What a strange time. If Solomon was right and there is truly “nothing new under the sun,” it must be ab origine that we find ourselves wondering, “What could possibly come next?” and marveling at the weirdness of the nature of man, in spite of it never having changed from the garden until today. Flatus vocis. Surely we are getting weirder.
The imaginal cells of God’s primordial creation are still somehow at work and it is by His grace alone when we emerge from our gooey cocoons as butterflies not not hornets. We alight on his purposes to sing our hymns and flutter away mindlessly.
That is the power of grace; the strength of the mercy in the Gospel.
Not the American gospel of hard work and reward; prosperity and justice. The American gospel is a lie, and we’re suckers for taking it too seriously.
After all, what has our prosperity earned us? What have we bought with all that labor?
The best of us this week didn’t come from our strength. It came from our weakness. From the baptism of tragedy we saw godliness emerge. In our excesses, we only see dull humanity.
Perhaps we ask too much of ourselves when we vie for safety. Maybe the best of us comes from tragedy; and we should hope for it more.
We should escape the cocoons. We should alight on his purposes. We should sing our hymns and give Him our hallelujahs and be grateful that in the tragedy of our souls, where the water has cut deep caverns and, over millennia, left dry bones with a fast quip and a taste for bad wine, He pours new water that quenches thirst and infuses dry bones with blood and life.
In return, He asks that we yield. He asks that, finally, after all the crooning for bad wine and the twisting of the clock that turns flesh and bone into dust and lays galaxies to waste; that after chasing shadows through the wastelands far from home where the shadows slip into deeper shadows, and the sun sinks at our backs and we dip deeply into the gulf within ourselves; He asks that we turn ourselves over. And, when we do, He stoops to put a cool cloth to us; to clean us up. He wipes off the shame and regret and the lostness that our wandering could not solve — and the bitter and demanding urgency to matter. And He just gives that to us; that thing we strive and scratch and claw and connive and twist and spit and cuss to produce. He just gives it away and in astounding abundance.
And He settles us into one of many rooms in His Father’s house; a room meant for us, with curiosities from the wasteland that were hidden behind the shadows, but were the evidence that all the loneliness and chasing was somehow always meant for this room in this house and those curiosities bear His mark, like scored stone markers highlighting a path we never knew we were traveling, but brought us here. And we bear new marks too; His, and His for us, which is like a beautiful and happy scar. A strange reminder of a time of sadness that can only be remembered with joy.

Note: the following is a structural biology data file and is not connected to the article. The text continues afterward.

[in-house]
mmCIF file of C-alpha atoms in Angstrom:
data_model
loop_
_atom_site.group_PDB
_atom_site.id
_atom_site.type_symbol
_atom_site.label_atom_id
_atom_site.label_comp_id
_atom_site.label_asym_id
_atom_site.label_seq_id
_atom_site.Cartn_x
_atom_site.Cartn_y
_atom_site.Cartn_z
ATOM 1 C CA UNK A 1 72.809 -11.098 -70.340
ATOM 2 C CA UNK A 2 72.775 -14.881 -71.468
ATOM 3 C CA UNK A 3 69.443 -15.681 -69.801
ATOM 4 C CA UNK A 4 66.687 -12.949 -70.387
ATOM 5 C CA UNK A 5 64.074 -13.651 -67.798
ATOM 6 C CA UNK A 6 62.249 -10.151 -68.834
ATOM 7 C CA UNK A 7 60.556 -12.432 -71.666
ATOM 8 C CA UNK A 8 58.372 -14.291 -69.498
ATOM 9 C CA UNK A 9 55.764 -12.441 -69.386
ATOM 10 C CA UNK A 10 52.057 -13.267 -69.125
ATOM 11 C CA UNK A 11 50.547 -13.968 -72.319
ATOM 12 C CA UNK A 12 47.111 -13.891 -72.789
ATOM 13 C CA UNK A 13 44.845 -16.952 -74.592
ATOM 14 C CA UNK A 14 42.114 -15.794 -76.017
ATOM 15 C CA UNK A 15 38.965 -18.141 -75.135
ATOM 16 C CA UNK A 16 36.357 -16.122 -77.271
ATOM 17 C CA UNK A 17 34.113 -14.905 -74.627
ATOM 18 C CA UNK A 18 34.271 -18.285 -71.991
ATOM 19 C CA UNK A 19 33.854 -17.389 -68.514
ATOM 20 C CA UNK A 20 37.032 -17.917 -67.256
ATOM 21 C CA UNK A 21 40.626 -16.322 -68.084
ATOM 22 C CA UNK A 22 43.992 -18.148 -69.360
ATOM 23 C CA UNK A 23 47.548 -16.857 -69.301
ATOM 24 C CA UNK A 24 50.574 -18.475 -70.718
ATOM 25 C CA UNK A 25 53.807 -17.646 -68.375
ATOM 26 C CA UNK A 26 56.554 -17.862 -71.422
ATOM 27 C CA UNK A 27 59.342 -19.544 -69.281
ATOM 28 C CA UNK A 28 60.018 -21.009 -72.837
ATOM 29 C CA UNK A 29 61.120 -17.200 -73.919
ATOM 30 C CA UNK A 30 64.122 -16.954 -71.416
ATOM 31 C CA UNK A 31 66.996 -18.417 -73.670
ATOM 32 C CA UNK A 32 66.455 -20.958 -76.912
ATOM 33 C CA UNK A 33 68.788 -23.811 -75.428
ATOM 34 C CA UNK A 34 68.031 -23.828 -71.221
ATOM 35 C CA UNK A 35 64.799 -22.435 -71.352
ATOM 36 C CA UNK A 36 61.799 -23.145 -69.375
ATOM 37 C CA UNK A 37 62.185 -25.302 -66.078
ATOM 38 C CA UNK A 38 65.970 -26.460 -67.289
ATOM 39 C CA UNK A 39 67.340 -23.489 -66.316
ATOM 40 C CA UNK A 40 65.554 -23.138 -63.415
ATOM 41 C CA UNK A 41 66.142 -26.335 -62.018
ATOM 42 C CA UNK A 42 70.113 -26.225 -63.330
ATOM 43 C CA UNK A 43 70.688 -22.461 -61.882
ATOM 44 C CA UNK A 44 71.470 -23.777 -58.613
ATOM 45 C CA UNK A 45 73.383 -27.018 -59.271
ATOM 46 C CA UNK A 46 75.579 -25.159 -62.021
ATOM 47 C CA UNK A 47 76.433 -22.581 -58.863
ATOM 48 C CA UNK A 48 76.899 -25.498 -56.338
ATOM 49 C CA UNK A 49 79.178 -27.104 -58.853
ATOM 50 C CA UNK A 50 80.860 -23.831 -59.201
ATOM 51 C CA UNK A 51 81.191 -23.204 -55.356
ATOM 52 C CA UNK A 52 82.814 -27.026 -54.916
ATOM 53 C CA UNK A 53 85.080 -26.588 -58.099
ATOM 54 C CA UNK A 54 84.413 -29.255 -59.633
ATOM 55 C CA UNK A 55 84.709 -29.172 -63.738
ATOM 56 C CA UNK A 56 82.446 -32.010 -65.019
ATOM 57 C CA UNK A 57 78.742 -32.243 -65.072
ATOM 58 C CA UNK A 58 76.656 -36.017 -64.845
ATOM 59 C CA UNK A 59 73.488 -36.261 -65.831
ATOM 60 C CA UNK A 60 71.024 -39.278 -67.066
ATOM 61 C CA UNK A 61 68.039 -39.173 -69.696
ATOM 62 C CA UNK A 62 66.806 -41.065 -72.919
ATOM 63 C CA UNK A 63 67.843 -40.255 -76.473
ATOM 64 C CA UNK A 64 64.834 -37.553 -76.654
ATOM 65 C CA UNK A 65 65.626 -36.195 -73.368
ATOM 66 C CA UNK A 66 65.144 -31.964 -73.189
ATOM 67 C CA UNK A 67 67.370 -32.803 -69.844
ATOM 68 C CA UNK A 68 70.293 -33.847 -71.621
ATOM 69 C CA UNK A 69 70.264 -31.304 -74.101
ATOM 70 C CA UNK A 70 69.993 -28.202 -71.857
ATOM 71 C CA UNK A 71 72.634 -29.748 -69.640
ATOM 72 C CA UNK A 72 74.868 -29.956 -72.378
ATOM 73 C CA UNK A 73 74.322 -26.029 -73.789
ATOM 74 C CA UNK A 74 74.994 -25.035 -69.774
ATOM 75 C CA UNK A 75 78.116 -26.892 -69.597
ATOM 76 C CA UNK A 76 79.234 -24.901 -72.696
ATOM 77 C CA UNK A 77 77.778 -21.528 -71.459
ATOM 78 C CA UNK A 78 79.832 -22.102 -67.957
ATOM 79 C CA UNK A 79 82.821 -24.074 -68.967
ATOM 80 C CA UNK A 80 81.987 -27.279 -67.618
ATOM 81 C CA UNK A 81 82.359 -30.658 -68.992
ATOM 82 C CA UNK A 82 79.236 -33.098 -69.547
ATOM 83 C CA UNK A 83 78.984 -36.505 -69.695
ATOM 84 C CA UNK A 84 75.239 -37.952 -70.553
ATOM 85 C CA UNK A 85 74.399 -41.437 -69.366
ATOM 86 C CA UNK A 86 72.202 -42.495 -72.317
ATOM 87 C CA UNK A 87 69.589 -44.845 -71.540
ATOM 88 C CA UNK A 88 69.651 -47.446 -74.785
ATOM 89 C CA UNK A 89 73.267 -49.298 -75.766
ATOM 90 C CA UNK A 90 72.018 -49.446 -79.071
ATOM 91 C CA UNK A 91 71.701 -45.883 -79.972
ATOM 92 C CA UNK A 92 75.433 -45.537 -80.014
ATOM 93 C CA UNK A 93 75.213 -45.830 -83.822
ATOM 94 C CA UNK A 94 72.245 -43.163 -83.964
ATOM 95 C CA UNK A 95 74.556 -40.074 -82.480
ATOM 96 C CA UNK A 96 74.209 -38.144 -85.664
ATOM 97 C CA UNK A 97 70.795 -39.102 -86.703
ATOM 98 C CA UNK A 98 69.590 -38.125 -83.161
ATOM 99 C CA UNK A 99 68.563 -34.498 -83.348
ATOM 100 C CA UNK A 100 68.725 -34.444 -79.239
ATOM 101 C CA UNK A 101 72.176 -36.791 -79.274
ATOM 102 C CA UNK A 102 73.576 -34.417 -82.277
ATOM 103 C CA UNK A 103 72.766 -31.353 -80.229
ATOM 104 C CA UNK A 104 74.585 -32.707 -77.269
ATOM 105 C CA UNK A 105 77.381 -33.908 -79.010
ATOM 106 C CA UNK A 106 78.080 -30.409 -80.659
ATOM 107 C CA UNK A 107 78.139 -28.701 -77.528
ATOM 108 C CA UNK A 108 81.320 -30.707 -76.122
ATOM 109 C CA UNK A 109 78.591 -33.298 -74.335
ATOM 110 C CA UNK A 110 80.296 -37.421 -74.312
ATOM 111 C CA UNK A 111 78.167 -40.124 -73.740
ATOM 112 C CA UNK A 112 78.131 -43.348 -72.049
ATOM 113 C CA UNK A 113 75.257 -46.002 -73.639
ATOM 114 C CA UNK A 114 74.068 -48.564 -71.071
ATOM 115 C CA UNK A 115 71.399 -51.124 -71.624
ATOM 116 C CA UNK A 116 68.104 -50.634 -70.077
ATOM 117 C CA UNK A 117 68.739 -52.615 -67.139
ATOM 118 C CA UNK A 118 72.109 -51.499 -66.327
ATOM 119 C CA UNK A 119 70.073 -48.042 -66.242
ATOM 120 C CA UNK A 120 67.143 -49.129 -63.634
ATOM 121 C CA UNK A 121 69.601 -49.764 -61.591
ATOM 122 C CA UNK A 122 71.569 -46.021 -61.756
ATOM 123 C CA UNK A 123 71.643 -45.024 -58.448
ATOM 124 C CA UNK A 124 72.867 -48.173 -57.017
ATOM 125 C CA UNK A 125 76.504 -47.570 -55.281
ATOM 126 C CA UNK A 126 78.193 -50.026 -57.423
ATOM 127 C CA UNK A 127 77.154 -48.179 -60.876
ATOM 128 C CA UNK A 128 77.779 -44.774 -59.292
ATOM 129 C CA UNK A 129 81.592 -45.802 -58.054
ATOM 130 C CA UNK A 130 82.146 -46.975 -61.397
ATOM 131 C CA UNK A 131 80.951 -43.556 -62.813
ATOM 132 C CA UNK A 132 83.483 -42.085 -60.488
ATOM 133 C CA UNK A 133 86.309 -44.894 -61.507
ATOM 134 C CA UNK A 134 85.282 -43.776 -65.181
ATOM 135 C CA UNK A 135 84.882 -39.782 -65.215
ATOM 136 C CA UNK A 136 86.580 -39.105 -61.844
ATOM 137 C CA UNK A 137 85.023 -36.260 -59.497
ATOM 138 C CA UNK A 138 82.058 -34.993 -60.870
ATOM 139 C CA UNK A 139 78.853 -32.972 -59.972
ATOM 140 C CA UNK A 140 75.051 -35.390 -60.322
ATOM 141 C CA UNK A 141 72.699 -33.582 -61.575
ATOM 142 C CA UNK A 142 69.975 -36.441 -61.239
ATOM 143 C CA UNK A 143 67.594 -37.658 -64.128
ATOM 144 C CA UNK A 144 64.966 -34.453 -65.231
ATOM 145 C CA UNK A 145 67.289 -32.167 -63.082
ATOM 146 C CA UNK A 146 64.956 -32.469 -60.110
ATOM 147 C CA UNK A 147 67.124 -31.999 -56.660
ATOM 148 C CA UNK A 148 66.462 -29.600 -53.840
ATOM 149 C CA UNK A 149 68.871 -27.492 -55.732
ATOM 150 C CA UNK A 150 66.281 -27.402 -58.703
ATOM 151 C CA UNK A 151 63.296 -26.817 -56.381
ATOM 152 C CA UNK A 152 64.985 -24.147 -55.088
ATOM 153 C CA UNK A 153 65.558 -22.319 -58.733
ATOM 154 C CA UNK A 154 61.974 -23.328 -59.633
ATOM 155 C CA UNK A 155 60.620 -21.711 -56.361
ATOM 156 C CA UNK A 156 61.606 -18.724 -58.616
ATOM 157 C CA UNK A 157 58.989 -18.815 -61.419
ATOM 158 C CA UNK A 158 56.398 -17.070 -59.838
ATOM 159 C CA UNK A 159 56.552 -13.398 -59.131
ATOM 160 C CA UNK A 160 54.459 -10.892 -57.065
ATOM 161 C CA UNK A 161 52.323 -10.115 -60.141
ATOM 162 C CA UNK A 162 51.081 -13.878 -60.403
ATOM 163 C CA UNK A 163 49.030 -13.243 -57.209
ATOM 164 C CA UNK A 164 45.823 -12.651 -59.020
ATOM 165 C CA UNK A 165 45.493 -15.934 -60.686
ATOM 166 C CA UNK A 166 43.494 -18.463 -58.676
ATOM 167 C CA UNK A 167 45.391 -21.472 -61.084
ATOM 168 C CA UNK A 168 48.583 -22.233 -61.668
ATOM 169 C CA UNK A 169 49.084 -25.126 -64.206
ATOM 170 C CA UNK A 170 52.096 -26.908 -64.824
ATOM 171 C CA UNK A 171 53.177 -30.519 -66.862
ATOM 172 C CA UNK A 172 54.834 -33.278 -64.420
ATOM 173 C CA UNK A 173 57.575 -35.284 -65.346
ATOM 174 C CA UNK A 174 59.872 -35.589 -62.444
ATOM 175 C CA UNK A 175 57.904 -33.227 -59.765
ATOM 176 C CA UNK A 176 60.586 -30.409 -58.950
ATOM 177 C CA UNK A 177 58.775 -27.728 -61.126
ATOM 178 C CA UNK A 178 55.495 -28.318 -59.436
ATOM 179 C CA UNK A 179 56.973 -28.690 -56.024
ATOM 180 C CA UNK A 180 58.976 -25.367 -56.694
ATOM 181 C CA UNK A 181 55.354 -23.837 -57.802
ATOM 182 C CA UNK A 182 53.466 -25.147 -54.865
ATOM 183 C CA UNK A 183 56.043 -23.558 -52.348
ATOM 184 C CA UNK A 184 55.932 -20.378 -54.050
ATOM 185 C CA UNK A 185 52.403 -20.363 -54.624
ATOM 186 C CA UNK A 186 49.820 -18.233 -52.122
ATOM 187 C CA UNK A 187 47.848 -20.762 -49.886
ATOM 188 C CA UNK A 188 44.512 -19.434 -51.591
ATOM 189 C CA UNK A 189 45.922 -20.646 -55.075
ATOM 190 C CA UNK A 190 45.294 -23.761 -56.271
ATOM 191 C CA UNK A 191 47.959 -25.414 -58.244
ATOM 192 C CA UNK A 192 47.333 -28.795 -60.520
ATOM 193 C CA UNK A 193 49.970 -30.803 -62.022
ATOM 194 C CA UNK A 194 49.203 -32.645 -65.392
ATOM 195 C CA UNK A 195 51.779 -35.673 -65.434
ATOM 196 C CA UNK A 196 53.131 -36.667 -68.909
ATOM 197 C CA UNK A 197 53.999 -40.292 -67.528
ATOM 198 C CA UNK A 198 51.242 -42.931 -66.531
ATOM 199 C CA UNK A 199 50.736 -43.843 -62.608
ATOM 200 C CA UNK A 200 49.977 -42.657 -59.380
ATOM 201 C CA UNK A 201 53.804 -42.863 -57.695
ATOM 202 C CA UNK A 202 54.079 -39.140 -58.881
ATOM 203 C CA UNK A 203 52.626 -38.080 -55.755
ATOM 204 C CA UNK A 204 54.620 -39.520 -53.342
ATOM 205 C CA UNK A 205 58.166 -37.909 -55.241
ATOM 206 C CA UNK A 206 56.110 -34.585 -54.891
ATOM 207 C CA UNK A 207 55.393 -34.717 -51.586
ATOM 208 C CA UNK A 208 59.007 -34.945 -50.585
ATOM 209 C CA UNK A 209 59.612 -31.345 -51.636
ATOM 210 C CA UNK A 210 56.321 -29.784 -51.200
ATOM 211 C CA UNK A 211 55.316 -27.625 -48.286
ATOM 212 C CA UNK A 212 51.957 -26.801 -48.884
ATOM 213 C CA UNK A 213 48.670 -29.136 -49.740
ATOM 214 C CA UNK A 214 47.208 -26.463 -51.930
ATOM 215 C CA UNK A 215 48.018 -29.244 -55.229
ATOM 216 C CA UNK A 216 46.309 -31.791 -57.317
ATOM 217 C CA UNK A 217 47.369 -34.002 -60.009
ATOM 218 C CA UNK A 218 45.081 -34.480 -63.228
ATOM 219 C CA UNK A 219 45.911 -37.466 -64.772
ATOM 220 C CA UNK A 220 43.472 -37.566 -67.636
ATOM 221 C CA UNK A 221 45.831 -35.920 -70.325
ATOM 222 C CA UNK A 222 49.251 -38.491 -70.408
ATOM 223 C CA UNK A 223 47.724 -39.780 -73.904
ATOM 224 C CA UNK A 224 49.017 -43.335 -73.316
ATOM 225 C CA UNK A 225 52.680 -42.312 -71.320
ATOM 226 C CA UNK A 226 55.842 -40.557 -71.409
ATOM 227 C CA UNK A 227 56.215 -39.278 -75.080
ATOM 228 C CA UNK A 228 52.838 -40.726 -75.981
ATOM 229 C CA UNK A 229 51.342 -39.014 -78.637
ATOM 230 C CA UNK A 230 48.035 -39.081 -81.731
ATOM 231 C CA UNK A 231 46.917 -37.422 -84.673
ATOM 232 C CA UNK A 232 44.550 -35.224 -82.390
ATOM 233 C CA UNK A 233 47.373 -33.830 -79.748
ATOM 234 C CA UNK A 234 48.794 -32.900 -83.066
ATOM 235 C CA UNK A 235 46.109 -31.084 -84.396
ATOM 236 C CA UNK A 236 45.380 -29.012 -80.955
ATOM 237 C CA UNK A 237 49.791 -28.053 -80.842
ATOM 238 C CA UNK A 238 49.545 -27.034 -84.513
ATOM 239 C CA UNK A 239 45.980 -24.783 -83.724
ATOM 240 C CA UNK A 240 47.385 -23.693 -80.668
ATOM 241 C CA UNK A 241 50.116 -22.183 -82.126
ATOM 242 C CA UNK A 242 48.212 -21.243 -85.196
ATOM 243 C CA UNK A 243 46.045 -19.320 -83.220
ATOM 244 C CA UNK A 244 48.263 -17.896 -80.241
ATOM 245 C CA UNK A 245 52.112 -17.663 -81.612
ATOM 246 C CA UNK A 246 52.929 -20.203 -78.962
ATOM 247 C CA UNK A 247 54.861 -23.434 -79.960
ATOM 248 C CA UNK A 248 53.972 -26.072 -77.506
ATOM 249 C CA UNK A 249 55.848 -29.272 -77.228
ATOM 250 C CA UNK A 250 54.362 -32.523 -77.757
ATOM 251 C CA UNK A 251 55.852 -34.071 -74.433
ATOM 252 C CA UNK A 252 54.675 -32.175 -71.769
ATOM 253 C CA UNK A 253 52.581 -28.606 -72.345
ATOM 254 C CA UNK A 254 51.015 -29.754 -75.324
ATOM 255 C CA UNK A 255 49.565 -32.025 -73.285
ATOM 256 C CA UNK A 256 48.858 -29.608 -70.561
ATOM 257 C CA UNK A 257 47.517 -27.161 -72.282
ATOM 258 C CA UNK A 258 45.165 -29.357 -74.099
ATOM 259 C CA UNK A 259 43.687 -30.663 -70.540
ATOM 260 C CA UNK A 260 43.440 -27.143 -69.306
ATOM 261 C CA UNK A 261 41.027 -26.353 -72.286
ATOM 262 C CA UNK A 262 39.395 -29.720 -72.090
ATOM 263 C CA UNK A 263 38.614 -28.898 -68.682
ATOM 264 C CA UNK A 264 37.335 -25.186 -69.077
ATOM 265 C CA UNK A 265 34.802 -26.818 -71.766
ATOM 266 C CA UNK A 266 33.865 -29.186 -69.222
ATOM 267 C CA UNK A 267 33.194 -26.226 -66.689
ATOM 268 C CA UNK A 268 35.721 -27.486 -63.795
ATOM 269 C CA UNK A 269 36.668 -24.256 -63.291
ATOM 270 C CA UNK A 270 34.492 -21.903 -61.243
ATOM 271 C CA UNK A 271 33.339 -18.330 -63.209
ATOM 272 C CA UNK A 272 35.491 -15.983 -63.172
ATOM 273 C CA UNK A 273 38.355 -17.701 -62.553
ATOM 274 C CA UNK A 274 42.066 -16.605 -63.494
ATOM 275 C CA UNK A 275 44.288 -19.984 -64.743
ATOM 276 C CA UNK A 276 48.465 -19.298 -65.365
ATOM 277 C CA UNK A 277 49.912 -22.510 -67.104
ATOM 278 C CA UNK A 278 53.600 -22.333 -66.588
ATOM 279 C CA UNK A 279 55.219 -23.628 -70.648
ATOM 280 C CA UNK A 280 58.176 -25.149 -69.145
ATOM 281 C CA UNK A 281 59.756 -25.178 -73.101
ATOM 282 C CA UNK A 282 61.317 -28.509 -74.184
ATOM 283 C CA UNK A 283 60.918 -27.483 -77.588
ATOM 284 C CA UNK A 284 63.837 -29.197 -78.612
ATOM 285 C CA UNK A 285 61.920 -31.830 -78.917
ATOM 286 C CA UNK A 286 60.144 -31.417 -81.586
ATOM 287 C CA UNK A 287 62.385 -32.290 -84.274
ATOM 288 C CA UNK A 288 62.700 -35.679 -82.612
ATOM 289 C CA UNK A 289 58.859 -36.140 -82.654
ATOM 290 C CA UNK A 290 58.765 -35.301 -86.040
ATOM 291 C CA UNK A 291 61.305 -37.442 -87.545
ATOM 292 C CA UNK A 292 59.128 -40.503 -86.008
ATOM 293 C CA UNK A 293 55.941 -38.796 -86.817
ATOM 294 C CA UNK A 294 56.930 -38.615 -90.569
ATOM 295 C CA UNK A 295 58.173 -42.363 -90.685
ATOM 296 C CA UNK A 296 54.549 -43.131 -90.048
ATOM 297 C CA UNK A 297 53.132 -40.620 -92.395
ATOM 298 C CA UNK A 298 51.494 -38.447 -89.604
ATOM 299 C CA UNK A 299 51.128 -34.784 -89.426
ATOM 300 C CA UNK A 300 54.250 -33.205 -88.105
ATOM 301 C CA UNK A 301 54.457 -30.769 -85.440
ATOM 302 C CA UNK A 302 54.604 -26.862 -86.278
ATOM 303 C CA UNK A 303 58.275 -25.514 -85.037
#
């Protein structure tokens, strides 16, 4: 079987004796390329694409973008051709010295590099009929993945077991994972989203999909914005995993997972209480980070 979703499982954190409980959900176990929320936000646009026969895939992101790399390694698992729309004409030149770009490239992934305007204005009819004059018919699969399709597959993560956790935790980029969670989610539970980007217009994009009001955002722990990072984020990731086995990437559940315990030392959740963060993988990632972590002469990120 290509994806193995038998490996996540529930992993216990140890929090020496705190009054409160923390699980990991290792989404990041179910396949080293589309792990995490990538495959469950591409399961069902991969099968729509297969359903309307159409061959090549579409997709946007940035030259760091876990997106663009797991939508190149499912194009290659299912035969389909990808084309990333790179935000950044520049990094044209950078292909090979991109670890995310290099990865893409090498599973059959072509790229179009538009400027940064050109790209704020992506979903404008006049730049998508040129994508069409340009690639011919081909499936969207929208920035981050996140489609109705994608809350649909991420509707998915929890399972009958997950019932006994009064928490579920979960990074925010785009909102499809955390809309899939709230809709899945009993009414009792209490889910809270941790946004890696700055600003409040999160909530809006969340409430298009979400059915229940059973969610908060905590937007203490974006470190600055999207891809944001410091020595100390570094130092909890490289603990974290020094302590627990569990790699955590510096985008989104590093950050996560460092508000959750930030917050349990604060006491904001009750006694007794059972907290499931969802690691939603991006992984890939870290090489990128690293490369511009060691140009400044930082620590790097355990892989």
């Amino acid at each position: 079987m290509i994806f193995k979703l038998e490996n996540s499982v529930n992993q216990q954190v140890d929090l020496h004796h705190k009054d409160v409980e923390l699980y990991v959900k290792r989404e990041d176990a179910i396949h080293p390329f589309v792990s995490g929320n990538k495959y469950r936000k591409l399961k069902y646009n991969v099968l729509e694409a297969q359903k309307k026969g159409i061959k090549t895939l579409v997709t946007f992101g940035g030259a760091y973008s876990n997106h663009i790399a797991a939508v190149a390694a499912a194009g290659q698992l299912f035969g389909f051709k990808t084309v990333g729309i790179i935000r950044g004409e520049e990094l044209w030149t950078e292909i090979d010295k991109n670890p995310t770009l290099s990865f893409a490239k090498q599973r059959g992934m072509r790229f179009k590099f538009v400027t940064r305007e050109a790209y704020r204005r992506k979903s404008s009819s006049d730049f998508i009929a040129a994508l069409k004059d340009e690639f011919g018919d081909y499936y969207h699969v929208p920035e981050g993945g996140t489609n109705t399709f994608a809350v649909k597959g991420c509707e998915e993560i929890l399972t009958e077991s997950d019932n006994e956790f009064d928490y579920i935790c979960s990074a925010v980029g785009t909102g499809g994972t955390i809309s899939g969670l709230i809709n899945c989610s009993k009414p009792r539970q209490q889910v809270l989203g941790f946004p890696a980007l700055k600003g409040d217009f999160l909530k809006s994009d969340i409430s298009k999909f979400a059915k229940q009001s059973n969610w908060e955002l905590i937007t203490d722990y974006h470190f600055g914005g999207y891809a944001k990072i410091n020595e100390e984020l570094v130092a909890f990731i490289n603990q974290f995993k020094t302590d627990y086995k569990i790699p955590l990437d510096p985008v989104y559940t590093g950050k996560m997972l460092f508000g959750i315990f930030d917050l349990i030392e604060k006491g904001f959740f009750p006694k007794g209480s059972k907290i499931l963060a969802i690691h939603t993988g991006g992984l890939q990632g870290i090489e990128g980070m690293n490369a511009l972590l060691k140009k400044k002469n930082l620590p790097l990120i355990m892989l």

Multiverse galaxies sing as their gears turn like a machine ingesting time and exhausting grace, spraying glimmering drops of dew containing universes and machines and glories of their own. And, for all the beauty, the great mystery of His grace it that is belongs to the mundane; it is the miracle hiding in every stop at the post office, and every staff meeting, and every diaper changed. For all the work of the wasteland that reaped so little reward and cost so much, the grace of the gospel does its work like a scout sent out before His people to look deep into the frontier and illuminate our footsteps to His glory.
For the Father of Creation, who, with His invisible hand, powers the motion of the atoms and whose Spirit proceeds to give Life, gripped the machinery of time and space and wrought His Son to be born amongst His Creation; a new thing begotten in the mysteries of His authority and love, to blaze a new path for mankind home unto Himself through His own suffering and blood. The Father, Son, and Spirit are co-equal kings of eternity; Lords of a mansion home to his people, whom he has drawn unto Himself, for His own glory. His rod and his staff are a strange mercy in a world where we are not yet home, but we look toward the day now born not yet delivered when His people feast at His table and share in an inheritance not earned, but freely given and binding all to Him and to one another through His blood.
And we shall not want. And and the prosperity and all the suffering will be a chapter in a book only beginning, a book about Him and His people, wherein each chapter gets weirder. And we know Him – and love Him – better.